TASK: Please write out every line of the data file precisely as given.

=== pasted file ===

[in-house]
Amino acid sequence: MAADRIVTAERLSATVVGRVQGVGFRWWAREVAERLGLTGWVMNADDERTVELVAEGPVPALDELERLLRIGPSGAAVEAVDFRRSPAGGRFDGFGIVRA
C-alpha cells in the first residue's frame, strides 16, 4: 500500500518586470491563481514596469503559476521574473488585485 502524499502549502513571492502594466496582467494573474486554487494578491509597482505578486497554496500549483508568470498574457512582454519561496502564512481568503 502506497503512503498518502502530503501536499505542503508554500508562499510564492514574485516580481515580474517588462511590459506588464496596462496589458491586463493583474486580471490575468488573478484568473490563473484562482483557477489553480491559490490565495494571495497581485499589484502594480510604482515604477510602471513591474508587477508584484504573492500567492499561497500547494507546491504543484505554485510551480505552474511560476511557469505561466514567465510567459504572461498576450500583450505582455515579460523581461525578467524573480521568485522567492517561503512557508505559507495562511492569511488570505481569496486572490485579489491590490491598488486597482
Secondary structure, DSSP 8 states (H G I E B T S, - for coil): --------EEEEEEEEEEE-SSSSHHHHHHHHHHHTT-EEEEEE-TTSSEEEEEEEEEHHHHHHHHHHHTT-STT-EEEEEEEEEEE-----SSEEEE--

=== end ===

[in-house]
Amino acid sequence: MAADRIVTAERLSATVVGRVQGVGFRWWAREVAERLGLTGWVMNADDERTVELVAEGPVPALDELERLLRIGPSGAAVEAVDFRRSPAGGRFDGFGIVRA
C-alpha cells in the first residue's frame, strides 16, 4: 500500500518586470491563481514596469503559476521574473488585485 502524499502549502513571492502594466496582467494573474486554487494578491509597482505578486497554496500549483508568470498574457512582454519561496502564512481568503 502506497503512503498518502502530503501536499505542503508554500508562499510564492514574485516580481515580474517588462511590459506588464496596462496589458491586463493583474486580471490575468488573478484568473490563473484562482483557477489553480491559490490565495494571495497581485499589484502594480510604482515604477510602471513591474508587477508584484504573492500567492499561497500547494507546491504543484505554485510551480505552474511560476511557469505561466514567465510567459504572461498576450500583450505582455515579460523581461525578467524573480521568485522567492517561503512557508505559507495562511492569511488570505481569496486572490485579489491590490491598488486597482
Secondary structure, DSSP 8 states (H G I E B T S, - for coil): --------EEEEEEEEEEE-SSSSHHHHHHHHHHHTT-EEEEEE-TTSSEEEEEEEEEHHHHHHHHHHHTT-STT-EEEEEEEEEEE-----SSEEEE--